The impact of bone cancer on the peripheral encoding of mechanical pressure stimuli

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Skeletal metastases are frequently accompanied by chronic pain that is mechanoceptive in nature. Mechanistically, cancer-induced bone pain (CIBP) is mediated by peripheral sensory neurones innervating the cancerous site, the cell bodies of which are housed in the dorsal root ganglia (DRG). How these somatosensory neurons encode sensory information in CIBP remains only partly explained. Using a validated rat model, we first confirmed cortical bone destruction in CIBP but not sham-operated rats (day 14 post-surgery, designated ‘late’ stage bone cancer). This occurred with behavioural mechanical hypersensitivity (Kruskal-Wallis H for independent samples; CIBP vs. Sham-operated, day 14; p < 0.0001). Next, hypothesising that the proportion and phenotype of primary afferents would be altered in the disease state, DRG in vivo imaging of genetically-encoded calcium indicators and Markov Cluster Analysis were employed to analyse 1748 late-stage CIBP (n=10), and 757 sham-operated (n=9), neurons. Distinct clusters of responses to peripheral stimuli were revealed. In CIBP rats, upon knee compression of the leg ipsilateral to the tumour: (1) three times as many sensory afferents responded (RM-ANOVA: p < 0.0001 (vs. sham)); (2) there were significantly more small neurons responding (Kruskal-Wallis for independent samples (vs. sham): p < 0.0001) and (3) approximately 13% of traced tibial cavity afferents responded (no difference observed between CIBP and sham-operated animals). We conclude that an increased sensory afferent response is present in CIBP rats and this is likely to reflect afferent recruitment from outside of the bone rather than increased intraosseous afferent activity.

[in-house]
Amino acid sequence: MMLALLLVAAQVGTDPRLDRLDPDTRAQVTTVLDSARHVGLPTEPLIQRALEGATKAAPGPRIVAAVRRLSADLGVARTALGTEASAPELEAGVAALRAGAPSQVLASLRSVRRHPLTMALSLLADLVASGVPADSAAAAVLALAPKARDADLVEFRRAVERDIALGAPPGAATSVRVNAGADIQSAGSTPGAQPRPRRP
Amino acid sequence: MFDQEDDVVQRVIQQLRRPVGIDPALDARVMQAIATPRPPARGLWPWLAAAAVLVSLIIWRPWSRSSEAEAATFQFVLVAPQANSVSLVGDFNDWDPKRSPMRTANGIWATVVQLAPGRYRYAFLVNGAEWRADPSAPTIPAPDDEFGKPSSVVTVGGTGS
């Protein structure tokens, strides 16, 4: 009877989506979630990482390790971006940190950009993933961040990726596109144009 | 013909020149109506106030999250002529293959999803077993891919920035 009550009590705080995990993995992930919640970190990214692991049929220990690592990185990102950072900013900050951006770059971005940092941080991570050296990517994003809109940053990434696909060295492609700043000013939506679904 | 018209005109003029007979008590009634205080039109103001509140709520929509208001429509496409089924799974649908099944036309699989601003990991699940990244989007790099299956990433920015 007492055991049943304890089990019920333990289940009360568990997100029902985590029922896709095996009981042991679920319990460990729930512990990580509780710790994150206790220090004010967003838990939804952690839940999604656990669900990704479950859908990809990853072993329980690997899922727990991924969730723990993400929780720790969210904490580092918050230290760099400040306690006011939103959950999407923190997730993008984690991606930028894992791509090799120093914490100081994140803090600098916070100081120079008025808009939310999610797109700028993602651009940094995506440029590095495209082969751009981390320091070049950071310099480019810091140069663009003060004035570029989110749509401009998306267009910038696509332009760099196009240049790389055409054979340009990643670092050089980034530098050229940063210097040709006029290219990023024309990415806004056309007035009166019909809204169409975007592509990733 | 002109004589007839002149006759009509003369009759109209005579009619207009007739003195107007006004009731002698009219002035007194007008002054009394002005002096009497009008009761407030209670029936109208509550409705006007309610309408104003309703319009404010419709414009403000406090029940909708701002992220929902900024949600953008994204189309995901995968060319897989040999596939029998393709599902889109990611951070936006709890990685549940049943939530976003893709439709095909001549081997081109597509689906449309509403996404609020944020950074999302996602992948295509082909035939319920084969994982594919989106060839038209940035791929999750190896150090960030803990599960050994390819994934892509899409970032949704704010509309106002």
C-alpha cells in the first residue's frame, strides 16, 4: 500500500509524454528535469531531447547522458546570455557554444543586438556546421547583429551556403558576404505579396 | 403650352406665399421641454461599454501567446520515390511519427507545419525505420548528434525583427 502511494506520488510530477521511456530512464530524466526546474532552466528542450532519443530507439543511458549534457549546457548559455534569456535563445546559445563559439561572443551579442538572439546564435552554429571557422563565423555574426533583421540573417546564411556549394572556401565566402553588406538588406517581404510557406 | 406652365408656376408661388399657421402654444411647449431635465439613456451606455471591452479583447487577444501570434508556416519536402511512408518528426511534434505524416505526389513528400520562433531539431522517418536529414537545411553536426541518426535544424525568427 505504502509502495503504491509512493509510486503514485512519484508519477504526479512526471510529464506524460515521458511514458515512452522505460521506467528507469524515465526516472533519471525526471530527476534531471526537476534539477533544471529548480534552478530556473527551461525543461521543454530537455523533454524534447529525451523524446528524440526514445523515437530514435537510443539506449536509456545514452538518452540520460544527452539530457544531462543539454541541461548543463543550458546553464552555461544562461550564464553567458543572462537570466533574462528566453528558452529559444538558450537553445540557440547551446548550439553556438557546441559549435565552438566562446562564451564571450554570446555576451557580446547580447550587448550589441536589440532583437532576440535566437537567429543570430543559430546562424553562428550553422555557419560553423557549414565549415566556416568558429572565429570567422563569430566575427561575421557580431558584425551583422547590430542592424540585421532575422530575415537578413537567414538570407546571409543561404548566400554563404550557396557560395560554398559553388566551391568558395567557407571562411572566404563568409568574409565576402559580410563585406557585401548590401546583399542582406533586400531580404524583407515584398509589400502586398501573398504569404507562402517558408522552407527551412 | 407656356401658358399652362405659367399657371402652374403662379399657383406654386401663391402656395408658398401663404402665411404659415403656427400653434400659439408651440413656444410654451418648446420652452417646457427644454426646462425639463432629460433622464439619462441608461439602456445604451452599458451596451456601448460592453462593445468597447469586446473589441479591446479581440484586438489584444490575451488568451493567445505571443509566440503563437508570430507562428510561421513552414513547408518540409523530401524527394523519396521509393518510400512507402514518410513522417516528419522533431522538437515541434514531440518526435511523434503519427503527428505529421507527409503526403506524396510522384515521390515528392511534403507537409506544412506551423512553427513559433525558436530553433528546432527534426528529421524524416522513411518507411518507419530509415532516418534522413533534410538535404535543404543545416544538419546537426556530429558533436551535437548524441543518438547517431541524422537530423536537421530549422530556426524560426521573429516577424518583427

Original languageEnglish
Pages (from-to)1894-1905
Number of pages12
Issue number8
Early online date13 Apr 2020
Publication statusE-pub ahead of print - 13 Apr 2020


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